Are you looking to tick off a bucket list holiday or perhaps you’re a first time solo traveler and you’re looking to save just enough to trial a shorter, closer to home solo travel holiday? Here’s some tips on how to budget for your next solo trip.
If you’re anything like me, I somehow manage to find money every year to indulge in travel, even if I haven’t planned a specific trip. But let’s be honest, the smarter thing to do is work out if you prefer to choose your next holiday experience & save up for it – this is what I like to call the Bucketlist Traveller; or create the habit of allocating a travel budget each year ensuring that you put money aside each pay day for your getaways, so whatever travel opportunities present themselves you have the savings to say yes, I’ll go! – this is what I refer to as the Frequent Traveller.
The Bucket List Traveller
You may have a bucket list of travel destinations that you’d like to see during your lifetime and you know that each one is going to cost you a certain amount of money. A great example of this might be that you would love to experience an expedition cruise in Antarctica. Now this is not a cheap holiday and is most likely going to cost you something around $20,000, or more. Most of us will need to plan and save up big to be able to do this trip, so how do you budget for this type of holiday?
- Many bucket list experiences have limited travel windows meaning there is less chance of non-peak or shoulder seasons however my first recommendation is that you research this and if you can travel in the shoulder season without sacrificing on the experience, then do so. I know for a trip I was looking at to Antarctica, it meant a saving of 50% by going in shoulder season versus peak season, that’s a saving of over $6,000!
- Book early to take advantage of early bird booking offers. Most companies offer these types of deals and it can save you up to 20%, and quite often you will receive additional bonus inclusions. Most of the time, you will only be required to pay a deposit so you can secure the best deal and still pay it off over a few months, if not longer
- As it is highly likely that you’ll book this type of holiday months in advance (maybe even a year or more), be sure to keep an eye on the exchange rate of the country you will be visiting. Be ready to convert some currency when the exchange rate is in your favour so that by the time you are ready to go, you have most of your spending already converted and at the best possible exchange rate. This alone can save your hundreds of dollars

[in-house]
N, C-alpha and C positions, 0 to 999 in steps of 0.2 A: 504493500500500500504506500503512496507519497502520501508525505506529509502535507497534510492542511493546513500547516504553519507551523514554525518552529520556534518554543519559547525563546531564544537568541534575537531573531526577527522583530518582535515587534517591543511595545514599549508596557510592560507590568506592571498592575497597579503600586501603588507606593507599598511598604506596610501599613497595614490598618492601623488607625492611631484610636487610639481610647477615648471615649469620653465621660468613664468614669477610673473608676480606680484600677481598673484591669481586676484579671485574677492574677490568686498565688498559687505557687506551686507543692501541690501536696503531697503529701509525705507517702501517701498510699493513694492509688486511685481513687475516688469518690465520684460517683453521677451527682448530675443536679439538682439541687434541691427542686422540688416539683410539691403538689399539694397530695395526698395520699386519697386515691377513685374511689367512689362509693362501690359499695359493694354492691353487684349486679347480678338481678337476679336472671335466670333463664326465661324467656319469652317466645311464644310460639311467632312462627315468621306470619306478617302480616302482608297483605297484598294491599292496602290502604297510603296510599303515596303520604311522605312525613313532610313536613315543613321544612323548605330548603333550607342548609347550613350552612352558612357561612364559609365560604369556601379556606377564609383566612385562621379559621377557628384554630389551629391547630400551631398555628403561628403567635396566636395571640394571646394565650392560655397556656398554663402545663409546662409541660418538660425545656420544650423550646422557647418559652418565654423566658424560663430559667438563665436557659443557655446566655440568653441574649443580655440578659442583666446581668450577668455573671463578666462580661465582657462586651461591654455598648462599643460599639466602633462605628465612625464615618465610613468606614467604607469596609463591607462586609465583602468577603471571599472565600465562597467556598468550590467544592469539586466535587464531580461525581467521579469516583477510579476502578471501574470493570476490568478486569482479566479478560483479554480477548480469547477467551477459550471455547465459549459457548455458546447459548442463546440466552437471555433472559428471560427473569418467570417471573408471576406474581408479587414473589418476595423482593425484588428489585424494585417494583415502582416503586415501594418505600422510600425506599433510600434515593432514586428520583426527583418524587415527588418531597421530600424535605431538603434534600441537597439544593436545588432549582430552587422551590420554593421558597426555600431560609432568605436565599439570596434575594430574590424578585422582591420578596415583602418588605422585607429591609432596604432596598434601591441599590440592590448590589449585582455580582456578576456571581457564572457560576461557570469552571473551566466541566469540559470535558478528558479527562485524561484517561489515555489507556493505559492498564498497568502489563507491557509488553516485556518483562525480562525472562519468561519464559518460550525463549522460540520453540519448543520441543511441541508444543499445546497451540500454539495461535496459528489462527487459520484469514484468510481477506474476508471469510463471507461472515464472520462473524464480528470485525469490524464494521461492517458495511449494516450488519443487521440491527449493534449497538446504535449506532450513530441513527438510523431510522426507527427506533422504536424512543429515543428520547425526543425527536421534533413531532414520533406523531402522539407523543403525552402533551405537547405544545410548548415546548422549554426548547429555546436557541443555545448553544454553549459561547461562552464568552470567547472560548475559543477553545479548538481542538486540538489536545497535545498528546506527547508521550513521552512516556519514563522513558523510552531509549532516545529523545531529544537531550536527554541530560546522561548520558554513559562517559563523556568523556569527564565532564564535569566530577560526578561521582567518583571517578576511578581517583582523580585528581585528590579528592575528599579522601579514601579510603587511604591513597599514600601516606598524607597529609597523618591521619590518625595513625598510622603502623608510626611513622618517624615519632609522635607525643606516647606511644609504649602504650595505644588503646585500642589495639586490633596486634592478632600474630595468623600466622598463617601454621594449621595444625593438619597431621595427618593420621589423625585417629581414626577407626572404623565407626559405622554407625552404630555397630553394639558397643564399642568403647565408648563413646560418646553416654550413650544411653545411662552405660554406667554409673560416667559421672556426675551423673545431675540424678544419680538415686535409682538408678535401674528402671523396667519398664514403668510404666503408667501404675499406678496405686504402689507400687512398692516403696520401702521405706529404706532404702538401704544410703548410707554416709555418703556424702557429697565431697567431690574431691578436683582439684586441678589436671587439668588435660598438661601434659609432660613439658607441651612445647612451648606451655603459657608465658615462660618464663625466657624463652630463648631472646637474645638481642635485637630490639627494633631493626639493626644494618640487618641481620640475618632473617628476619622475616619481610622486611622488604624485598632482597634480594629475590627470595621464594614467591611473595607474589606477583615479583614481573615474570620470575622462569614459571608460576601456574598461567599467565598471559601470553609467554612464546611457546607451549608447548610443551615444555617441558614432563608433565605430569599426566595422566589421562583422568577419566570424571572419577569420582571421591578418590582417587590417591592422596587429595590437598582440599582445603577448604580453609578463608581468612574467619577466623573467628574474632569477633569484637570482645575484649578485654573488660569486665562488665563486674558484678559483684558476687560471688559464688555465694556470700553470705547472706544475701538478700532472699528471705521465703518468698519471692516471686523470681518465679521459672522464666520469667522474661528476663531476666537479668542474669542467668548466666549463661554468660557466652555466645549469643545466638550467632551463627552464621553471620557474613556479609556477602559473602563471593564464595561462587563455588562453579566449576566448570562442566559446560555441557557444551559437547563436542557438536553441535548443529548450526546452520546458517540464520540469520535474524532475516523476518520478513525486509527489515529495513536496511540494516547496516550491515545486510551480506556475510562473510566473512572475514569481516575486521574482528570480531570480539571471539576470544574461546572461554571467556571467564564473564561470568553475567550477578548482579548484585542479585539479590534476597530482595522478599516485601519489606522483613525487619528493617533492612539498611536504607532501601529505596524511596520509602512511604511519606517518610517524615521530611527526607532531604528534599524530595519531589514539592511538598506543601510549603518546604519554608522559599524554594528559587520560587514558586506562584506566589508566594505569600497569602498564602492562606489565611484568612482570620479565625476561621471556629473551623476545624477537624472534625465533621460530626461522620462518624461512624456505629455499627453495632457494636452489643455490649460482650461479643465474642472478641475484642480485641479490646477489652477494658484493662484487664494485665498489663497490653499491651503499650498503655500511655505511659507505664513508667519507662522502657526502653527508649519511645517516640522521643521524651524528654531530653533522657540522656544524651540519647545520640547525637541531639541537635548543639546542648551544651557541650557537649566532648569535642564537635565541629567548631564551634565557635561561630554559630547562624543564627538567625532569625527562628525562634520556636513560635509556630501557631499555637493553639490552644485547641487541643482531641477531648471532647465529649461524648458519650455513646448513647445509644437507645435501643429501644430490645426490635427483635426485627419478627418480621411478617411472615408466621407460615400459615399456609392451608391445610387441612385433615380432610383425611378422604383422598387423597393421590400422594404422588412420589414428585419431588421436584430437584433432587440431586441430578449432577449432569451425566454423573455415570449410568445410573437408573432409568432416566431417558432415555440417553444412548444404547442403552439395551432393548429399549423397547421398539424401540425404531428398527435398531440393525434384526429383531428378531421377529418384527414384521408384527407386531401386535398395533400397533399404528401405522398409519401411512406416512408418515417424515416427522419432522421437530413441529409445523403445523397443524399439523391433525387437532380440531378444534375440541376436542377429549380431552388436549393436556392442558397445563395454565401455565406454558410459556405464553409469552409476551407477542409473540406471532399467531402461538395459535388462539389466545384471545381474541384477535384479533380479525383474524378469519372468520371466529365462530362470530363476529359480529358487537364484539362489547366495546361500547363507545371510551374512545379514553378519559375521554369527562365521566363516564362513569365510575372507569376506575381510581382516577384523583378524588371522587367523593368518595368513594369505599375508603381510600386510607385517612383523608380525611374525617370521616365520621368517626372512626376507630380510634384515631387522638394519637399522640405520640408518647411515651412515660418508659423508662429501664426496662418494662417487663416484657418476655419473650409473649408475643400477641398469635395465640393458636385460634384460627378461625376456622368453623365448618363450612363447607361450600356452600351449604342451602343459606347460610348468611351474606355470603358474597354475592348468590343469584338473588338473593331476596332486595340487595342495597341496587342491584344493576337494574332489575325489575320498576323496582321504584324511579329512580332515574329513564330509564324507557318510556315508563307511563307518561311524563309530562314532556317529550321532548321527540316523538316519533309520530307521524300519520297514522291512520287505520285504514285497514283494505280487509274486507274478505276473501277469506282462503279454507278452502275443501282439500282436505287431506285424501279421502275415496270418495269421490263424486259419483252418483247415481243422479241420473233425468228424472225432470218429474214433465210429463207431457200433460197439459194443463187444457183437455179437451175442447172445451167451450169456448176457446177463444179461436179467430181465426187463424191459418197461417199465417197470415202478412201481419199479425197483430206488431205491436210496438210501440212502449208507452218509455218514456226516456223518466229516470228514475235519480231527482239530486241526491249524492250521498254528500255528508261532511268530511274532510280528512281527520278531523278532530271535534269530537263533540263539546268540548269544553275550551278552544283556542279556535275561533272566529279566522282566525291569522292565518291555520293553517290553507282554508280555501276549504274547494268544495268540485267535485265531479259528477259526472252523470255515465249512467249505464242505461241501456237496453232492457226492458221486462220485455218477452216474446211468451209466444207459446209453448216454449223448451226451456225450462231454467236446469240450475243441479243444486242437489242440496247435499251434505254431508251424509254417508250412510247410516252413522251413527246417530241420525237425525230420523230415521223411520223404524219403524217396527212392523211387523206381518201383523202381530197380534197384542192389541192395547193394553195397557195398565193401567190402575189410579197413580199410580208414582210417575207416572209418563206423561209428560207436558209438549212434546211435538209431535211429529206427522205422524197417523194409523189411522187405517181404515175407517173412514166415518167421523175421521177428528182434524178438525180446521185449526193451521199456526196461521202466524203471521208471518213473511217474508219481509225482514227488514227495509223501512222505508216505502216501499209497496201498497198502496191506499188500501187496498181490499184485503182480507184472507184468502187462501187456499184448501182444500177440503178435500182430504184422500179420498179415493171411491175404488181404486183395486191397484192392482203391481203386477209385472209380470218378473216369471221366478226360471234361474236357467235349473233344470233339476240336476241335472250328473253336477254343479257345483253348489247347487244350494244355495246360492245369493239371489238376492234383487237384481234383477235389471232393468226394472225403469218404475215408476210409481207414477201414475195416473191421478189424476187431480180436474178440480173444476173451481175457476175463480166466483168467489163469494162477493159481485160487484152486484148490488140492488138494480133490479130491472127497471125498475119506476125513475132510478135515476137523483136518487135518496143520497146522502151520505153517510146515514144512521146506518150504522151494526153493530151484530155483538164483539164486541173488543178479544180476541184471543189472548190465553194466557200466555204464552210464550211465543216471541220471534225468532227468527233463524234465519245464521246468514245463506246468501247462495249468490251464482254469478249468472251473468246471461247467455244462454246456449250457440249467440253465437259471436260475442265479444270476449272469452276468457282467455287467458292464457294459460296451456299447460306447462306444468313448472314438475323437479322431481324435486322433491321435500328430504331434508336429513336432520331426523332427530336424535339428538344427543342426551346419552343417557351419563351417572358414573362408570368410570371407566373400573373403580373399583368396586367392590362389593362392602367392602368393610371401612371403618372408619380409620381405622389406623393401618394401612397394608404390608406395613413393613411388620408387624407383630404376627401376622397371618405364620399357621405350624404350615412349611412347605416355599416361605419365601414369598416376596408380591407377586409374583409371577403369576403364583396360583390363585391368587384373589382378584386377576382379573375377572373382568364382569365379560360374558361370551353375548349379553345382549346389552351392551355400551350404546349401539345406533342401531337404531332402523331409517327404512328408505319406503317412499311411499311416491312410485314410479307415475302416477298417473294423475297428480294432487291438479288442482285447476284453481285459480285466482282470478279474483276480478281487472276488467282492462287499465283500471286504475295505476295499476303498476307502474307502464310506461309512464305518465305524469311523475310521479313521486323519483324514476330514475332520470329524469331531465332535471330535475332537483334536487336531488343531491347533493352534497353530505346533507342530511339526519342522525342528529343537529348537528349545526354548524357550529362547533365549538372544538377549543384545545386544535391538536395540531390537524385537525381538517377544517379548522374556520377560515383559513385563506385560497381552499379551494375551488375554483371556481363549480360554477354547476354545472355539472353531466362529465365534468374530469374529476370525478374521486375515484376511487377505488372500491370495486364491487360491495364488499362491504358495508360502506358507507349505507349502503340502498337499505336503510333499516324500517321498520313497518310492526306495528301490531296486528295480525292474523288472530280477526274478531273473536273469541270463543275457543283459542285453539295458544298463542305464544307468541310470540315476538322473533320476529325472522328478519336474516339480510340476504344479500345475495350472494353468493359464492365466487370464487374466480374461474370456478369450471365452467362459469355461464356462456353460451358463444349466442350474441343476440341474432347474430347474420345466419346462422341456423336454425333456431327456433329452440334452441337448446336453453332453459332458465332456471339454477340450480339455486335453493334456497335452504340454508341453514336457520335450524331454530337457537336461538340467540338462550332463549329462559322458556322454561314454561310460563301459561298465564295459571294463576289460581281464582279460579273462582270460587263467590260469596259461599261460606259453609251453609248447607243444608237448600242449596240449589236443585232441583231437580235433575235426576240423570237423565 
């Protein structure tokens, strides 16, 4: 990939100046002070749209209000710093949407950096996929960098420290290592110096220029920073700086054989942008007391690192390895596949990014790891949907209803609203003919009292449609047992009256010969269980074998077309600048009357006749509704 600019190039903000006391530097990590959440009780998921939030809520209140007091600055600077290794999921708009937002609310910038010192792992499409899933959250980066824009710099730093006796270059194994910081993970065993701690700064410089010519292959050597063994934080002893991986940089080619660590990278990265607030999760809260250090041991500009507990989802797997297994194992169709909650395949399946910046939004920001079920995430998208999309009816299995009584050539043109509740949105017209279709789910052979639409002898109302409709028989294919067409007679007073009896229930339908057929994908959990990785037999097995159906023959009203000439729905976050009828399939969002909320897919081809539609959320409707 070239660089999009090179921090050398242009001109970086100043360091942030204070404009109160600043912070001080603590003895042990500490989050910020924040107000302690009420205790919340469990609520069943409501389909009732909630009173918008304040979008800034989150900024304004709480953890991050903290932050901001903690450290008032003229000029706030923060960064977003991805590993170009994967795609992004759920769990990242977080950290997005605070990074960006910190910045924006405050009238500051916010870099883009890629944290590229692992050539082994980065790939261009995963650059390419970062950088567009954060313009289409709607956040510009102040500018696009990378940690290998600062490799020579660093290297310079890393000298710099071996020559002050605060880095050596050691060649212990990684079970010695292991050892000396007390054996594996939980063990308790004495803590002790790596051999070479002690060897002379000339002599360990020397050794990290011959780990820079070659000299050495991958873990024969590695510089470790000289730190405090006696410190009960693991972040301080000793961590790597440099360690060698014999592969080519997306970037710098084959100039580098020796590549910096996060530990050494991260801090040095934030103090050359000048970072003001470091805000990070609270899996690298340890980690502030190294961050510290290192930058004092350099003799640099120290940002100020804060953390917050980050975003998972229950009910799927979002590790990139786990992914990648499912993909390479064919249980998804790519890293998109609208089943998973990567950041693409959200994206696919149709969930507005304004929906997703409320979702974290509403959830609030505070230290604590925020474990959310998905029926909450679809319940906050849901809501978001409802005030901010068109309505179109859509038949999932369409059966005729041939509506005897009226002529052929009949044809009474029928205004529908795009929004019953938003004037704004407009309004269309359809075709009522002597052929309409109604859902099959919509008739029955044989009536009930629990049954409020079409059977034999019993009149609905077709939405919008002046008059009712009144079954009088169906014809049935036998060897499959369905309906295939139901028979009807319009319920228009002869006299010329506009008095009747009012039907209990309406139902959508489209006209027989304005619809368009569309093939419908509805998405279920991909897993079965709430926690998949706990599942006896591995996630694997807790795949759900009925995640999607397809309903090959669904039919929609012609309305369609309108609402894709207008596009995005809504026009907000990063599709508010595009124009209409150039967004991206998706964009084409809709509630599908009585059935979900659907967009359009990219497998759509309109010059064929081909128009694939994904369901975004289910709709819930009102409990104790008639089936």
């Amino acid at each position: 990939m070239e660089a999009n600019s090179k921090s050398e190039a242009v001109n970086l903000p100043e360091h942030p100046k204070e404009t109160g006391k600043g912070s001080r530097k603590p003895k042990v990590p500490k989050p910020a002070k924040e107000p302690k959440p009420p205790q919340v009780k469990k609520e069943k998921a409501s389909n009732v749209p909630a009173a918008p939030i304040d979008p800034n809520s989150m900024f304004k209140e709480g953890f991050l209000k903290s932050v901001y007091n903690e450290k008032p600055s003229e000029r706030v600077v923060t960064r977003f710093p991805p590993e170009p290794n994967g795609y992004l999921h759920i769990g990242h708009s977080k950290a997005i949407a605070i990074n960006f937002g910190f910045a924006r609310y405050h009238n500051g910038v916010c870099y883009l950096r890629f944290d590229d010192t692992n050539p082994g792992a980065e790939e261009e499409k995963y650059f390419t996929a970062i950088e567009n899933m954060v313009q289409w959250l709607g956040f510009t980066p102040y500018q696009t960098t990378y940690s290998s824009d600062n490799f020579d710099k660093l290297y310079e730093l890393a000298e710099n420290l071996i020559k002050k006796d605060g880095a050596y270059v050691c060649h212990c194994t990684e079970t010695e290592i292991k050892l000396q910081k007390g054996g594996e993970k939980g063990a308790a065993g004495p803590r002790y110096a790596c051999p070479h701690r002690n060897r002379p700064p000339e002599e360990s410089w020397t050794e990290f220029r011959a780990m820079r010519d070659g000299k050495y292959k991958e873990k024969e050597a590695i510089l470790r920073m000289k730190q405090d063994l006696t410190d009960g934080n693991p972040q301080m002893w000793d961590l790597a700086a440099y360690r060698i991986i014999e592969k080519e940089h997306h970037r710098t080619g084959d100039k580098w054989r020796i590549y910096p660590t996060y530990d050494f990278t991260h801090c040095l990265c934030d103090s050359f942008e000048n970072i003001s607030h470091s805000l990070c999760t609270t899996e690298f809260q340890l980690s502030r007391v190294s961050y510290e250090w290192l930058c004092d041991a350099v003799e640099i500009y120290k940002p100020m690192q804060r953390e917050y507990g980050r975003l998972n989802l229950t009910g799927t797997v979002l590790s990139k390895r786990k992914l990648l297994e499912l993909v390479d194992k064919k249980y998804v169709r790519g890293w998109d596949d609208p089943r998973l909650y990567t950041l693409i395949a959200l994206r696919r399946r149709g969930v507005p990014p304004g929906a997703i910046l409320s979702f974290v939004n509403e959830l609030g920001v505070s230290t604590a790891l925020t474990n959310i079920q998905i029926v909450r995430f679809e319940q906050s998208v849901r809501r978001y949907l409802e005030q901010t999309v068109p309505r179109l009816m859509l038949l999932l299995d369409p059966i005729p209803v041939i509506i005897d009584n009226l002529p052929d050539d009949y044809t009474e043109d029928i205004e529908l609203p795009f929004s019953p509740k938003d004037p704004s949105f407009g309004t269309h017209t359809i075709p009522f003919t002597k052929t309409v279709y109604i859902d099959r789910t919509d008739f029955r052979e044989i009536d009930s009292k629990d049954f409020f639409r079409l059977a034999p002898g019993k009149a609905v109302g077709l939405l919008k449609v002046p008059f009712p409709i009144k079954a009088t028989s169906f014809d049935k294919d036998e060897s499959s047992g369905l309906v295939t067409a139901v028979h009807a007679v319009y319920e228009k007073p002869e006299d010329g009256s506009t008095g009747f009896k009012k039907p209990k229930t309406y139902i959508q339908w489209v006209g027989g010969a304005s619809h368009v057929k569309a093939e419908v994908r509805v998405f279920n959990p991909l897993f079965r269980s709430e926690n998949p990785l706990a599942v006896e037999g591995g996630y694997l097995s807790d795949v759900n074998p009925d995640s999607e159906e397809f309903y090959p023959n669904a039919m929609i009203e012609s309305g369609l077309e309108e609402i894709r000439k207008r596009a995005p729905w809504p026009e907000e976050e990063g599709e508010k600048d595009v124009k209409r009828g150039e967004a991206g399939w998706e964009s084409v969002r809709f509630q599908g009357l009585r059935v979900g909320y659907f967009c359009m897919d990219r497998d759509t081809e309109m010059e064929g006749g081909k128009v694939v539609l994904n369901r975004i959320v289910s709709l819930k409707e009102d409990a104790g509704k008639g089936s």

The Frequent Traveller
I fall into the ‘frequent traveller’ category in that I tend to travel more cost effectively but frequently. Having said that it doesn’t mean that I haven’t had some bucket list experiences including a week on the Amalfi Coast in beautiful seaside accommodation, taken to the skies in a helicopter ride over the Grand Canyon and enjoyed a very overpriced cocktail in the rooftop Aqua bar in Kowloon, Hong Kong.
For the frequent traveller, you are more inclined to allocate funds each year for travel – this may be anything from $1,000 to $10,000 (or more if you’re lucky enough) and it is likely that you travel more than once a year whether it’s a number of shorter duration trips or a combination of a mini vacay closer to home with a longer overseas getaway.
Here’s 5 ways to budget as a frequent traveller going solo:
- If you don’t have your heart set on specific destination and you are open to travelling to wherever you can get a good deal, keep your eye out for a great airfare offer and let this determine your holiday destination this year
- Bonus tip: you are very likely to get great deals on sale fares to the U.S. and Europe in October, November, January and February (that is the ‘on sale’ date, not the travel dates)
- Determine a realistic and manageable annual travel budget and stick to it. Depending on what other financial commitments you have you need to be able to determine a manageable travel budget and if need be, flex up and down each year depending upon your commitments… and travel goals. You may need to forego travel for a year or two if you are looking to tick off a bucket list holiday
- Save on accommodation so you have more money for experiences. Unless I am looking to stay in a resort for a week, I am more than happy to stay in a 3 – 4 star hotel or an Airbnb if it means I have more money to get out and see the destination. You may also choose to spend what you’ve saved on accommodation to splurge on something special. On my first trip to New York, I bought myself a little piece of jewellery from Tiffanys on 5th Avenue, and I still have it today over 10 years later (& I still love it)
- Choose destinations that are cheap once you get there. Believe it or not there are still countries where you can live cheaply once you get there. Two of my favourites are Vietnam and Cambodia. Not only is accommodation very reasonable, the actual cost of food (& alcohol) is extraordinarily reasonable and travel options including attractions, local tours and transport are also good value
- Pick a holiday where most of it is included in the upfront cost – this may be a tour, an inclusive resort stay or wellness retreat. It may appear that it’s more expensive initially however by the time you consider meals, transport, accommodation and any included attractions and activities, it will work out quite cost-effective AND you’re able to be confident on the total cost of your holiday (no budget blowouts). Knowing the majority of your trip has been paid for before you even leave home can be a great relief if you want to really watch your spending